Ron Hunerdosse was named the 2018 Friend of Education Monday during the Educators Appreciation Breakfast at Fairfield Middle School.
The award is the second Hunerdosse has earned in as many months. In April, he was named one of the two Citizens of the Year at the Fairfield Area Chamber of Commerce?s annual banquet.
?First of all, it?s a real honor to receive this award,? Hunerdosse said in an interview. ?I went to school here. This place was my playground, where I?ve lived all my life.?
Hunerdosse spoke about attending Washington and Pence schools, graduating from Fairfield High School and going on to attend and graduate from Parsons College. He began teaching at FHS in the fall of 1972, but left for a semester to pursue a career as a physical therapist. It did not take long for him to see he belonged at FHS.
?Physical therapy didn?t work out because I hated science to begin with,? he said. ?I realized school was the best place for me.?
Hunerdosse tried to work his way back into the district. He started off small, working as a part-time study hall monitor.
?After that I became fulltime. They wanted me to stick around, I guess because they needed a study hall monitor,? he joked.
Before long, Hunerdosse was teaching physical education. His time after school was spent coaching. In fact, Hunerdosse can hardly remember a day during his tenure when he wasn?t coaching at least one sport.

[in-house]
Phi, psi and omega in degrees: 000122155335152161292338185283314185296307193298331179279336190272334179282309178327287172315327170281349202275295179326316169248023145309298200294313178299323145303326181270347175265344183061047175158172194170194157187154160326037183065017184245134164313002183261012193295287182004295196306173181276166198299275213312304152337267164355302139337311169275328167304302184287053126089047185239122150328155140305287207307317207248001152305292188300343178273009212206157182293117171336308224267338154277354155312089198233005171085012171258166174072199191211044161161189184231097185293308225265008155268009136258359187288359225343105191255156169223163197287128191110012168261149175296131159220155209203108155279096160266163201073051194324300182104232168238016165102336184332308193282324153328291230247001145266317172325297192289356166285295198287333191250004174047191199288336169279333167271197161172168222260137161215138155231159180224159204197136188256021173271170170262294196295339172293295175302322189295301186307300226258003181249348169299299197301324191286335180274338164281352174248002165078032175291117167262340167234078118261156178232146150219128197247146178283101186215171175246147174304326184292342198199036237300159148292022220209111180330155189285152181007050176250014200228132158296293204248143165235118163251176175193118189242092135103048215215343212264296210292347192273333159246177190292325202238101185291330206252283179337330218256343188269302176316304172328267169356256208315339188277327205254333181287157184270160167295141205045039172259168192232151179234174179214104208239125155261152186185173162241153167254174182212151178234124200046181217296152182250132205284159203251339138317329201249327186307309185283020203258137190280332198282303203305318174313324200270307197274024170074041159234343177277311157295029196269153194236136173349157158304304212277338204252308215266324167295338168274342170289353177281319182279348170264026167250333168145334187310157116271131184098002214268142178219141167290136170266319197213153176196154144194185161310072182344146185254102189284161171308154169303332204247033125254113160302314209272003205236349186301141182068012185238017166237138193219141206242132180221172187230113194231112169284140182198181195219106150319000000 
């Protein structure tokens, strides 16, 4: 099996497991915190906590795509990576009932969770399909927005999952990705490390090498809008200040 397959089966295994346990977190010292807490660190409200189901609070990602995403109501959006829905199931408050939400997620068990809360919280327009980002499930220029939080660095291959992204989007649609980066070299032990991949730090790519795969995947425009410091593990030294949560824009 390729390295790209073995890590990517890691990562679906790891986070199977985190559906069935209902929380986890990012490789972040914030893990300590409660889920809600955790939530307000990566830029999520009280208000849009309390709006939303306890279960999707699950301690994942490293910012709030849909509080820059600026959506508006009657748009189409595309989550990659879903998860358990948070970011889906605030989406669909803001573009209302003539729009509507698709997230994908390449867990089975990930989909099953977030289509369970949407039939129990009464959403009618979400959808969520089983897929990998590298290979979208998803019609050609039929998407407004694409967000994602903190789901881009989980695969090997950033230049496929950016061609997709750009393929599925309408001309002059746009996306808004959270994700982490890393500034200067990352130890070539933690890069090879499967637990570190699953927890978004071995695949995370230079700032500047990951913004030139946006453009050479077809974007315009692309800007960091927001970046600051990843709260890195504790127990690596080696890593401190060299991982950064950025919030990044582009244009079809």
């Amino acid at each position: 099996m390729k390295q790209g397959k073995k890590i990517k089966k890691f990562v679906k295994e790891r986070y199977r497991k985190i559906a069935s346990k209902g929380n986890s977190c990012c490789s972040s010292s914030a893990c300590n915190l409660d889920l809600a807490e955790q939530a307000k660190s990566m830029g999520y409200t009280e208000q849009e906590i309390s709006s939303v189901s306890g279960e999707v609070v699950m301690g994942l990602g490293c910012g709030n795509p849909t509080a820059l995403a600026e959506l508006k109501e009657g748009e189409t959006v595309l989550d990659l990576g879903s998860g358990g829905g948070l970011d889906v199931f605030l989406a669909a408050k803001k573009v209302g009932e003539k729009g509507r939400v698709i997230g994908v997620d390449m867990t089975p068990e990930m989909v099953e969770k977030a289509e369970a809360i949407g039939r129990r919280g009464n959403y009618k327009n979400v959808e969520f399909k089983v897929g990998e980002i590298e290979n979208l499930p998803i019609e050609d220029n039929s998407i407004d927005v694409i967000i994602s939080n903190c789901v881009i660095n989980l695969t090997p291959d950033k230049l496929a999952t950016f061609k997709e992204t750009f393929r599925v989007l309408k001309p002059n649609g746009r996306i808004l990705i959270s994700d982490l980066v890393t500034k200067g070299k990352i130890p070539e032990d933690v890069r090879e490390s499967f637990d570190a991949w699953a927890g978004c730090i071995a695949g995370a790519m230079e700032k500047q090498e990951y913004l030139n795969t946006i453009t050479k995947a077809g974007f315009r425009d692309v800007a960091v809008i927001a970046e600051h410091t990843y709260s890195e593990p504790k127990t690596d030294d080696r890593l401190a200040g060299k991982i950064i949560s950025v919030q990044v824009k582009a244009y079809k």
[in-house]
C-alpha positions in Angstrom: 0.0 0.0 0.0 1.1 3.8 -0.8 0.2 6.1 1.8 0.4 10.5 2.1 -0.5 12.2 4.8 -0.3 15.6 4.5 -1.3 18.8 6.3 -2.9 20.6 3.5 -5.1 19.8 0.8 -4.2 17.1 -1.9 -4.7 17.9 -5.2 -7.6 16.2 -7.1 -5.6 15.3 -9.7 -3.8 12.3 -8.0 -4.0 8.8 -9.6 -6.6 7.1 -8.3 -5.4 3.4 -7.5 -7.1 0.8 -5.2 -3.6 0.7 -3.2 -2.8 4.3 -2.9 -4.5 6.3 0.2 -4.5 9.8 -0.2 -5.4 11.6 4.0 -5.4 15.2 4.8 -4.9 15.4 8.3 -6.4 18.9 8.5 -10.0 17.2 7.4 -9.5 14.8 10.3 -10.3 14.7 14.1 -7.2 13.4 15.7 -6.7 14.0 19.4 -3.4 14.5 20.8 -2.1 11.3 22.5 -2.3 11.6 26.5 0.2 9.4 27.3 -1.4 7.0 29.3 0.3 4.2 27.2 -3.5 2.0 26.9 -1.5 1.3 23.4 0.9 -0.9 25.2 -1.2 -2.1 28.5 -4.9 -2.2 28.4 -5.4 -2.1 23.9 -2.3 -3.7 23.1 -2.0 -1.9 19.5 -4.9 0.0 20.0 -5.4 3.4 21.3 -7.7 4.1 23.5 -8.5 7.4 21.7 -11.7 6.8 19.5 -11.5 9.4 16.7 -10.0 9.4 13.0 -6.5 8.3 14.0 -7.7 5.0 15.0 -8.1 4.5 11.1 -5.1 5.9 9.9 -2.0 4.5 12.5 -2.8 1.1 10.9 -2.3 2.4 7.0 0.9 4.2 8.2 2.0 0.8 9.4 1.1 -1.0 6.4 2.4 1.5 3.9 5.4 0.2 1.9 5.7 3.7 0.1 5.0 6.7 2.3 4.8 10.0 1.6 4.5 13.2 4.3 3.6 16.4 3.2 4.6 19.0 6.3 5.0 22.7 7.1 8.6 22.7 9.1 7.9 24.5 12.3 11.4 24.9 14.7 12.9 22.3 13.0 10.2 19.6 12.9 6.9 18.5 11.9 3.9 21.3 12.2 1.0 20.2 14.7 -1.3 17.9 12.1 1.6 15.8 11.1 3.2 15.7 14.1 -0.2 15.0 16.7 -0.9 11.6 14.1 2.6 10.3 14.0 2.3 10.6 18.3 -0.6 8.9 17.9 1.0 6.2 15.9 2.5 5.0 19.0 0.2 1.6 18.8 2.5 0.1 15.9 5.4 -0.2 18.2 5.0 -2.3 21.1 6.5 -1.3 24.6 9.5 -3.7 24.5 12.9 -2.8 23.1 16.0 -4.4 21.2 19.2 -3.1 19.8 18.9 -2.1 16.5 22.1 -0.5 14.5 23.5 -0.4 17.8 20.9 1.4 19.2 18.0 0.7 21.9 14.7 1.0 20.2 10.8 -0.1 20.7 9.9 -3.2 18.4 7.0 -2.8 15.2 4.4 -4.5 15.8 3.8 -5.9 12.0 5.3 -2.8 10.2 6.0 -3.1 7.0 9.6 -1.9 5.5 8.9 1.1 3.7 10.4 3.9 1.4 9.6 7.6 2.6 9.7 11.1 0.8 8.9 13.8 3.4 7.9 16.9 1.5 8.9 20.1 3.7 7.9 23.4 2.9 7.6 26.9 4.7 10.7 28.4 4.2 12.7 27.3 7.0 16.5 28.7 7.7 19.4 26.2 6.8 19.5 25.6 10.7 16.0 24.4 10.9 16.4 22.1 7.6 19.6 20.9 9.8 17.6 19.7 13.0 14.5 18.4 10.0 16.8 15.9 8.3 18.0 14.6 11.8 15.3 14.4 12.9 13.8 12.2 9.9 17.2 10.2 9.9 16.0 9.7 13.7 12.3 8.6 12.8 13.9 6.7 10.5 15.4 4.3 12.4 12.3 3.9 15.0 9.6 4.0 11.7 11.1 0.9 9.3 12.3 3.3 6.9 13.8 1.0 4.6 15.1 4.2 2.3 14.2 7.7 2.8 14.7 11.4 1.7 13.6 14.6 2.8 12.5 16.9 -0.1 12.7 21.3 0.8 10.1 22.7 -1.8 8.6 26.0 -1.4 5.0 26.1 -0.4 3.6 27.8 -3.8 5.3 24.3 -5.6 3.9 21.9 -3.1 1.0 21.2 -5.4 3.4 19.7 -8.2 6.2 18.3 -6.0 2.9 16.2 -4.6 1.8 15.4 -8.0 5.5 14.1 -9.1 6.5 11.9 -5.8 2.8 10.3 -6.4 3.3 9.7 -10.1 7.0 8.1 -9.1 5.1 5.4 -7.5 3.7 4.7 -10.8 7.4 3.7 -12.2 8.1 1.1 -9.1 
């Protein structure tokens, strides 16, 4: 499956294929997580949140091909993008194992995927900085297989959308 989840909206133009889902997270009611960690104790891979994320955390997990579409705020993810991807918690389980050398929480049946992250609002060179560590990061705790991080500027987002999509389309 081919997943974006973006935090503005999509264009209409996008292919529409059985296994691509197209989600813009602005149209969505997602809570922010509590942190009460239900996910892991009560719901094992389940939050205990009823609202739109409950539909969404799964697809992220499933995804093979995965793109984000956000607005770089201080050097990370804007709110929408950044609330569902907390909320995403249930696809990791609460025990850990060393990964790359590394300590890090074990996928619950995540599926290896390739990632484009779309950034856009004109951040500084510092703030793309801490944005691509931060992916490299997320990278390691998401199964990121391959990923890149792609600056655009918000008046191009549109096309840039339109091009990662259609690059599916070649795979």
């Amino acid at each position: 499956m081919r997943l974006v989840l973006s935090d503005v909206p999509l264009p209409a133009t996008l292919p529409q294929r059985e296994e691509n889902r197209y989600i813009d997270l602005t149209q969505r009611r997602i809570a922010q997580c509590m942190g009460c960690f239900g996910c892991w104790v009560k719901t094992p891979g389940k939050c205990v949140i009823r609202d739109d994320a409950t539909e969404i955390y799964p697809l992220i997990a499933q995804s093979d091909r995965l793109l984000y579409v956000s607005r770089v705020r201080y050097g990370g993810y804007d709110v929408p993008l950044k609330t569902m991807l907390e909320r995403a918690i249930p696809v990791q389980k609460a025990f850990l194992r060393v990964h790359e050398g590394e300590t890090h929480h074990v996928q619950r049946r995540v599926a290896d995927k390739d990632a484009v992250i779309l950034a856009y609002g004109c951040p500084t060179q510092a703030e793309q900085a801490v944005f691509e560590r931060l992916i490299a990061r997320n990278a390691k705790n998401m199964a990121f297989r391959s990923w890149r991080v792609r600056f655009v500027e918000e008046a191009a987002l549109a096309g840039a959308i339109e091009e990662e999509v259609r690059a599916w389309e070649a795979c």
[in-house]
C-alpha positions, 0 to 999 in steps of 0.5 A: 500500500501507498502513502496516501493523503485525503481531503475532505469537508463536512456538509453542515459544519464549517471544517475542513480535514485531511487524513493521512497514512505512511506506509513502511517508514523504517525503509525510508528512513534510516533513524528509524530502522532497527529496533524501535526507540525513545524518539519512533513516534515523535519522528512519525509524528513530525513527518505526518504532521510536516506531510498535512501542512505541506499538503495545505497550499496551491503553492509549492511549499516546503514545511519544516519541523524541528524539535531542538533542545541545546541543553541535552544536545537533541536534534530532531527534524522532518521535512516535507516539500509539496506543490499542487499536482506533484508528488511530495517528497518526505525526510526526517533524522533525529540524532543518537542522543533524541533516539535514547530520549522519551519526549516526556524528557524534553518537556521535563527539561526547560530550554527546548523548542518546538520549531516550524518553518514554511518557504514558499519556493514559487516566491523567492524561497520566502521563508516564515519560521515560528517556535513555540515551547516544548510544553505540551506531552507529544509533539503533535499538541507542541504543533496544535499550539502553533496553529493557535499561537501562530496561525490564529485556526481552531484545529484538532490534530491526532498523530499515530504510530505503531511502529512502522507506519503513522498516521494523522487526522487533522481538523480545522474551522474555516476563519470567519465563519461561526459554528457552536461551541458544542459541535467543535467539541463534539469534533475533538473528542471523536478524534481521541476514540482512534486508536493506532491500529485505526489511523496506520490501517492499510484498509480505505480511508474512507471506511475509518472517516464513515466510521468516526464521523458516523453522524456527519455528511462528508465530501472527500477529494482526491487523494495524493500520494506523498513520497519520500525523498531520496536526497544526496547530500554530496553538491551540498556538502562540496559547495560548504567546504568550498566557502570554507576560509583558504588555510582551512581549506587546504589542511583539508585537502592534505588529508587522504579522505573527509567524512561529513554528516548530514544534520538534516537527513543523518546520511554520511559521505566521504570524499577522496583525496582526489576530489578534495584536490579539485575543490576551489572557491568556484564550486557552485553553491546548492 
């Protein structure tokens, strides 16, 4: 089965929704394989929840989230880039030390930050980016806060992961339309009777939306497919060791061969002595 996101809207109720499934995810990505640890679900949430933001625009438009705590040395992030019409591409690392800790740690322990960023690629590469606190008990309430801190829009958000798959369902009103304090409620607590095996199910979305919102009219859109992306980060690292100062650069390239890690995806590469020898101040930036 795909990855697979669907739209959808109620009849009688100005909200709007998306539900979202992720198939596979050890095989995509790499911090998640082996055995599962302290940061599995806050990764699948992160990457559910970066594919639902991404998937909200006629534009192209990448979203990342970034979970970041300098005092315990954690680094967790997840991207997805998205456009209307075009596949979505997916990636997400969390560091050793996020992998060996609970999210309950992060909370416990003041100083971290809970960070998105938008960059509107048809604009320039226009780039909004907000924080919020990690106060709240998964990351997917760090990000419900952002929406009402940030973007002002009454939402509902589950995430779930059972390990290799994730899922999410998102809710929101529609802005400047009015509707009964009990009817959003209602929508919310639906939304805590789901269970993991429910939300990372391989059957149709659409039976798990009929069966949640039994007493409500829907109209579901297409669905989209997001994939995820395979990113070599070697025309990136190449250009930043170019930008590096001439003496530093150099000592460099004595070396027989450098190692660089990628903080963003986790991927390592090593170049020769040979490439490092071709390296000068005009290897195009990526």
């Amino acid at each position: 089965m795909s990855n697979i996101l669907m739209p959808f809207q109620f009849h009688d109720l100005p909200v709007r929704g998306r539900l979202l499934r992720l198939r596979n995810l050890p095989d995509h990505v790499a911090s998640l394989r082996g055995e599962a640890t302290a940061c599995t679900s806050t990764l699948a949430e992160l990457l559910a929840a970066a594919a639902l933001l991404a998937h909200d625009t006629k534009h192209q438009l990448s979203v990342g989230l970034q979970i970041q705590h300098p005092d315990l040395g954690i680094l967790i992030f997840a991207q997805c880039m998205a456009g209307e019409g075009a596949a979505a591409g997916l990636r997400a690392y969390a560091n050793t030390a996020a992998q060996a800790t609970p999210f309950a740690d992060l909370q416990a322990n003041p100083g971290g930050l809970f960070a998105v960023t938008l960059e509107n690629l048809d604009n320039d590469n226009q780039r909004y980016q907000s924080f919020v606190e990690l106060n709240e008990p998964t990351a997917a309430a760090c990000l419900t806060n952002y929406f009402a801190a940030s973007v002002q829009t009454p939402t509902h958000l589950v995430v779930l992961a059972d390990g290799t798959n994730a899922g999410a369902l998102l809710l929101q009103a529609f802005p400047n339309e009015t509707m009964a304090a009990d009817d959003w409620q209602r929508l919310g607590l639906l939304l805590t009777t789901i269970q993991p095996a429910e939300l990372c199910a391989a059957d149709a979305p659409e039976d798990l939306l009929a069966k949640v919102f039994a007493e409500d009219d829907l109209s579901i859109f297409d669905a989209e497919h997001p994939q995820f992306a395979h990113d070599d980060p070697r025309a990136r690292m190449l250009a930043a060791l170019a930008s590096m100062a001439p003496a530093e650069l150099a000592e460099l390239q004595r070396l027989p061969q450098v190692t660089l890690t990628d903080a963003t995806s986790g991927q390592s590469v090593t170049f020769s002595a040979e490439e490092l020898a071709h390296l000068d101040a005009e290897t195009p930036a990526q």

?The running sports were my passion,? he said. ?I coached about every level of both genders, but with track and cross-country, I only coached girls.?
At one point in the 1970s, Hunerdosse was an assistant coach for Bob Bradfield?s softball team.
?I had a good time doing that, and I enjoyed softball because I had played it myself,? he said. ?But I quickly realized that coaching year-round was a little crazy. I needed a break, and I felt like my own kids were neglected because I got home late.?
Hunerdosse credits his wife Linda for doing the lion?s share of child-rearing. The couple raised three children: Kari, Eric and Erin.
He retired from teaching in 2008 but continued coaching at the high school level for several years. He transitioned to coaching middle school cross-country, and thought that 2014 would be his last year. Activities director Jeff Courtright told him the middle school needed a track coach, too. Hunerdosse said he?d do it if no one else would, and lo and behold, he wound up with a whistle in his mouth that spring.
?Fairfield?s really fortunate to have Jeff. He?s the best activities director I?ve been around, and I?ve been around some good ones,? Hunerdosse said.
This past year, Hunerdosse assisted with the high school girls? basketball team. Senior Nicole Buch, who broke the school?s all-time scoring record this year, is his niece.
?Head coach Brian Witzenburg put me in charge of substituting,? he said. ?He gave me the freedom to sub as I saw fit. It took me awhile to keep track of fouls, but I got used to it.?
Hunerdosse said that, as much as he cares for the kids in the district, it?s finally time to leave coaching to someone else.
?I don?t want to do to my grandkids what I did to my kids,? he said. ?Those middle school track kids deserve to be No. 1 for somebody, and my grandkids are No. 1 for me.?
In addition to his illustrious coaching career, Hunerdosse was responsible for creating the Trojan Honor Plaza to honor Jim Evans and Fred Behner, both longtime community leaders who graduated from FHS in the 1960s.
?The plaza was a labor of love for me,? he said.